Do I trust my bank? Well, I have been a customer/client of X Bank for more than forty years. I suppose that reflects a level of trust in an organisation, even though my trust in banks and building societies has not been unaffected by the crisis of 2008/9.
Notice – the question was about my attitude to my bank, but this response mentions my attitude to banks and building societies as a group. Actually there are three questions here: ‘do I trust my bank/building society?’; ‘do I trust the bank/building society sector?’; and, ‘do I trust individual bank employees?’. I shall suggest that these issues are subtly connected.
Let me begin with a story. When I came to Yorkshire in 1983 I joined a cricket club. In that club was a good fast bowler. Bill was a competitive cricketer but a man of good demeanour, reliable, honest, well-grounded, a good judge of people and situations. He was not a saint (can any fast bowler be a saint?), but in human terms a person of virtuous character. And, as it transpired, Bill was the local manager of my bank.
Bill was what I expected of a bank manager – a trustworthy individual. But he also confirmed my view, and expectation, of all bank managers. I did not think it was because he worked for X bank rather than Y bank that he was trustworthy. I expected the class of bank managers (and other bank employees) to be trustworthy. And I expected that he, as a bank manager, would help to spread trustworthy behaviour across the organisation and that the organisation would support him in both remaining trustworthy himself and helping his employees to be trustworthy.
I had these expectations of bank managers in general, even though the banks and building societies which employ them are in competition with one another. In other areas of professional life, accountancy and the law, for example, firms compete for business, but there are certain key features of character which are expected of every member of the profession, and trustworthiness is one of them.
Used to thinking competitively, banks and building societies have responded to the financial crisis to some extent as individual organisations. What is important to them is that their organisation is trusted. Distinct banks and building societies each proudly display their own distinctive values, often seen as part of a competitive brand.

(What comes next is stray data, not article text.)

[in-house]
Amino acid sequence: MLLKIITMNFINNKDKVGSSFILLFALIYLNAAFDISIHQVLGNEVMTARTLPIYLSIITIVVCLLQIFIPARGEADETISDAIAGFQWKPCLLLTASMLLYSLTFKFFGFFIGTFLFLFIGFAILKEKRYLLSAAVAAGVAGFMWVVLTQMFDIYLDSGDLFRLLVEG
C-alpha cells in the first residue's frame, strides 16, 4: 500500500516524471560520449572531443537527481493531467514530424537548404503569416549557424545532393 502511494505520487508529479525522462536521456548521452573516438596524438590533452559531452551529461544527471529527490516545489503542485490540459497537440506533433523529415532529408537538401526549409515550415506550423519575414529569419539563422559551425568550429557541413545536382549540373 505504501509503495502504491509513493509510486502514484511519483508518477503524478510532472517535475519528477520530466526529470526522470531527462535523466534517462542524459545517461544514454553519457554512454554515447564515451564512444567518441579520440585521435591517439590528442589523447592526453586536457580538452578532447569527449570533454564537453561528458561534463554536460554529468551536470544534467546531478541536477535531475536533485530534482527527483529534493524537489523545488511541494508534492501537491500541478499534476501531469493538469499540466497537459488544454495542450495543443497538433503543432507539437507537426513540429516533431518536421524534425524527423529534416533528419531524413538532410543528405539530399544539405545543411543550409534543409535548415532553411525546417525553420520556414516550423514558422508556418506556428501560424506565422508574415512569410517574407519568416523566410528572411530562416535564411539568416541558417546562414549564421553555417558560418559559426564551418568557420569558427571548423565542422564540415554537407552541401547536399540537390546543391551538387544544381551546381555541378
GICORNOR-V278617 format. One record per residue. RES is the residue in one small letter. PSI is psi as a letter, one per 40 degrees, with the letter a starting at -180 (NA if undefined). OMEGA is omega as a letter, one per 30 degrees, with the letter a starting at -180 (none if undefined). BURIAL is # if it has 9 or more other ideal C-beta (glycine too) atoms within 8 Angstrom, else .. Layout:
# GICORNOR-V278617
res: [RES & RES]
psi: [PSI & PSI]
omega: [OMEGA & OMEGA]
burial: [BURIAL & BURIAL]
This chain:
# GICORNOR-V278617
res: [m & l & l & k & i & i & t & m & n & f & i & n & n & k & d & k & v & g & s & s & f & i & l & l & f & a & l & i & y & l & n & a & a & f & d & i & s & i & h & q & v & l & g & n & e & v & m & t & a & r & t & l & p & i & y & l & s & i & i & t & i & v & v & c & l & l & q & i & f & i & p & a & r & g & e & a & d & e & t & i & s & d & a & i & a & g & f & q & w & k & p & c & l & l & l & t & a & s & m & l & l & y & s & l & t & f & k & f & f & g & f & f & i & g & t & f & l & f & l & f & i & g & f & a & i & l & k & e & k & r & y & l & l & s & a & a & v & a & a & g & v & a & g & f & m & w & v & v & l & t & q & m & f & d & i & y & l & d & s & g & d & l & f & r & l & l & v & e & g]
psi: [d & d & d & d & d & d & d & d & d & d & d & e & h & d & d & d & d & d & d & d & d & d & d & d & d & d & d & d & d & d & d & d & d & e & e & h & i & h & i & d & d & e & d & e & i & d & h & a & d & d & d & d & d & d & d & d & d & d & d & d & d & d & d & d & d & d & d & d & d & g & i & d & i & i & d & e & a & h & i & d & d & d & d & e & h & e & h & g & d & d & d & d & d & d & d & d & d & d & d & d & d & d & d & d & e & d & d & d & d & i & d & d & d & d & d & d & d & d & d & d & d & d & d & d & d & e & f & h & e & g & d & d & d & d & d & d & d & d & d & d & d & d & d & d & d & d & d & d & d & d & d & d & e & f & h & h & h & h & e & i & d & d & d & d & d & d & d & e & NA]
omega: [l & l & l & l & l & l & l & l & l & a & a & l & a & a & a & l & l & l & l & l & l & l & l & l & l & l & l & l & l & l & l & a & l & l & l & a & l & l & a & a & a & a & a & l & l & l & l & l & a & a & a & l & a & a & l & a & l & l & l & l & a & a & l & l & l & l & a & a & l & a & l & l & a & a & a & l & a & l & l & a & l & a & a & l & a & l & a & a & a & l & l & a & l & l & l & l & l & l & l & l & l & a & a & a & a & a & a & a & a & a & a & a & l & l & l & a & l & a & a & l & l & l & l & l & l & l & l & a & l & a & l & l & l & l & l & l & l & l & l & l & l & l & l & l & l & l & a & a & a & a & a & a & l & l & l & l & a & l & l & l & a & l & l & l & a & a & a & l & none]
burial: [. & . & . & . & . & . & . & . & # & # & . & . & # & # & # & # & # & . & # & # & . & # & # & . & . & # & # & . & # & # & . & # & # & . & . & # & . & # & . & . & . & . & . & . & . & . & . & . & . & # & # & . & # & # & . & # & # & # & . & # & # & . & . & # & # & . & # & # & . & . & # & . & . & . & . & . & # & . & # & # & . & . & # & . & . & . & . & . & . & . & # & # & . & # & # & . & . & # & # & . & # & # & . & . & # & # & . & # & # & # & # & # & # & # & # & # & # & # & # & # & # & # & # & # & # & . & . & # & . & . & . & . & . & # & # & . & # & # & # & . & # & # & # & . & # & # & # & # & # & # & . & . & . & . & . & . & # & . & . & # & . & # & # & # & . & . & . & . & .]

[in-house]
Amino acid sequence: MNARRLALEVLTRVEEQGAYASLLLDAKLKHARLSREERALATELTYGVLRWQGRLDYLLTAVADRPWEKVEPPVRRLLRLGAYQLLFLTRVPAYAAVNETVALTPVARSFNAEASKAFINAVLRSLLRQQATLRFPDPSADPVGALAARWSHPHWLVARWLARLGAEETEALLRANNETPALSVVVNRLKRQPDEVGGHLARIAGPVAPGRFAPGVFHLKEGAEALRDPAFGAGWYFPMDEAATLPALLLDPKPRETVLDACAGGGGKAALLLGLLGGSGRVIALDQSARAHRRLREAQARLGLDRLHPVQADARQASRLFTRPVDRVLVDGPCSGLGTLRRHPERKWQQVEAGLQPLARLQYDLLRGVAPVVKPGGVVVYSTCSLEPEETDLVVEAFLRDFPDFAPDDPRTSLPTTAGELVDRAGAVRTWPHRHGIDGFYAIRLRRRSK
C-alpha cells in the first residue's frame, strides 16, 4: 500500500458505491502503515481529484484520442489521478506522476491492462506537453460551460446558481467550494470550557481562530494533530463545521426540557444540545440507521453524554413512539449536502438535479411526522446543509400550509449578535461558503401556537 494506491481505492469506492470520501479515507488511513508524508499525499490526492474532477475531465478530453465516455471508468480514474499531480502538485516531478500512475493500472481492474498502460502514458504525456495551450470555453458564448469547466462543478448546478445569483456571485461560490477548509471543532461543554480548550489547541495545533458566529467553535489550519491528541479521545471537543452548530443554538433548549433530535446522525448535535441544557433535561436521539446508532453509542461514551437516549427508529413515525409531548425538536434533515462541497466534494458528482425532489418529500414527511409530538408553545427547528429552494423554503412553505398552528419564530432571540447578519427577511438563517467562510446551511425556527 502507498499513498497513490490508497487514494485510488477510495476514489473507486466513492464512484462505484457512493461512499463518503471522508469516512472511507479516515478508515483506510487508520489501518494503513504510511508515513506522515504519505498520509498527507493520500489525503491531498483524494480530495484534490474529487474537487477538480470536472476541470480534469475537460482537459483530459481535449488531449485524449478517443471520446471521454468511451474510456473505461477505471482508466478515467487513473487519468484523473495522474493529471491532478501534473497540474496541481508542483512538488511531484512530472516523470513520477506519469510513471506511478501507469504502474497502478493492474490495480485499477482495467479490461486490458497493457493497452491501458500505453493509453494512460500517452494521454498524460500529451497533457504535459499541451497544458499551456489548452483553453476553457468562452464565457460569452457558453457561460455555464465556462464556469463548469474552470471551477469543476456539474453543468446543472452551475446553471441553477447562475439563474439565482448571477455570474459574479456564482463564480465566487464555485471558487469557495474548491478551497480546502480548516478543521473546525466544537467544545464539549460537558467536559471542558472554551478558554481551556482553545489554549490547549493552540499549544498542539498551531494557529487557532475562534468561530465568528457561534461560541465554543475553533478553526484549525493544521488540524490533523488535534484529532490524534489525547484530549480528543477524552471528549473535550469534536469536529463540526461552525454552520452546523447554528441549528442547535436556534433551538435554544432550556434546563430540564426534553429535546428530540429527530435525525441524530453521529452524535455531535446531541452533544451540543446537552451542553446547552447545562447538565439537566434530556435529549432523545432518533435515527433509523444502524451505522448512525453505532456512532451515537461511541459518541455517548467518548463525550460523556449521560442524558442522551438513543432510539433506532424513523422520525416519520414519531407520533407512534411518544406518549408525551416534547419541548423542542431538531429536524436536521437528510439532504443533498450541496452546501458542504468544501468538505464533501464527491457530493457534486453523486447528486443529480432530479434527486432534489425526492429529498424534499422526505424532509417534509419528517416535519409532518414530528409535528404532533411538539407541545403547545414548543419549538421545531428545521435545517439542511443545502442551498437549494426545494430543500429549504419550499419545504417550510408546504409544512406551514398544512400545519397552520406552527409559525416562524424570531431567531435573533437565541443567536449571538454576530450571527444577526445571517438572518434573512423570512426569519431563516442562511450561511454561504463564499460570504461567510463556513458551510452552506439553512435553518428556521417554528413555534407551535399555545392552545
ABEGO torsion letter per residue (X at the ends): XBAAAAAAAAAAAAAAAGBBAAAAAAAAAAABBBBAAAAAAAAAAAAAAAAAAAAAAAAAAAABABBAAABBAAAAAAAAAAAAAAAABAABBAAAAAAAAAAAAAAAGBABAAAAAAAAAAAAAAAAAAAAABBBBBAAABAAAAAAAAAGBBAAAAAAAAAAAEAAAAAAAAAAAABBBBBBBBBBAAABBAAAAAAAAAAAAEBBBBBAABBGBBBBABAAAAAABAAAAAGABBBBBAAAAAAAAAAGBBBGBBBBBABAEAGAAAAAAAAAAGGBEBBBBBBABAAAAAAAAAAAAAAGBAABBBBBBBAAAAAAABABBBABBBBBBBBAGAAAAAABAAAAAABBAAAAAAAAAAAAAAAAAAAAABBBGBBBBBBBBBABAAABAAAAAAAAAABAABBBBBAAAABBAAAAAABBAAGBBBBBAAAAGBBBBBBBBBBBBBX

But trustworthiness is something that banks and building societies need to address collectively. As one of our interviewees, a senior member of a very large bank, put it: ‘[it is important to recognise] that a good ethical and cultural baseline is not necessarily a competitive advantage at all. It’s a good thing for the industry to have’.
My own experience also suggests that if customers do have trust it is typically at once more general and more specific than trust in a particular organisation. Customers trust an organisation’s employees, particularly those whom they know personally, or they trust the industry in general. People understand that organisations compete with each other, but they expect the industry as a whole to be trustworthy, and if one organisation, or some individuals, turn out not to be trustworthy, this affects how much they trust the whole industry.
Why is it that PwC can compete with KPMG, Freshfields Bruckhaus Deringer with Linklaters, but it is crucial for every accountant and lawyer, (and every doctor and teacher), to be trustworthy? This is because in all these professional fields there are common fiduciary purposes, with respect to the client’s finances, legal needs, health and education, which make a common baseline of
trustworthiness required. And it seems clear that banking has a common fiduciary purpose with respect to client finances which makes trustworthiness necessary as a common standard here too.
And as the etymology of the word ‘member’ (membrum) makes clear, individual professionals are the limbs of a professional body, or of a firm, and thus their trustworthiness affects, and is affected by, the trustworthiness of the wider body (the other members). Or, as Aristotle put it, we are gregarious beings, so with respect to trust we flourish or fall, as individuals and groups/firms, together.
One way to pursue a collective response is to regulate. But trust depends on the character of individual bankers, and whilst regulation may affect character development it is certainly not sufficient to produce good character. First, those who simply rely on regulation remain at a very early stage of character development, obeying rules without knowing why. And second, character is shaped by more than regulation, notably by the culture of the firm and professional body to which the individual belongs.
Chris Megone, Professor of Inter-Disciplinary Applied Ethics, University of Leeds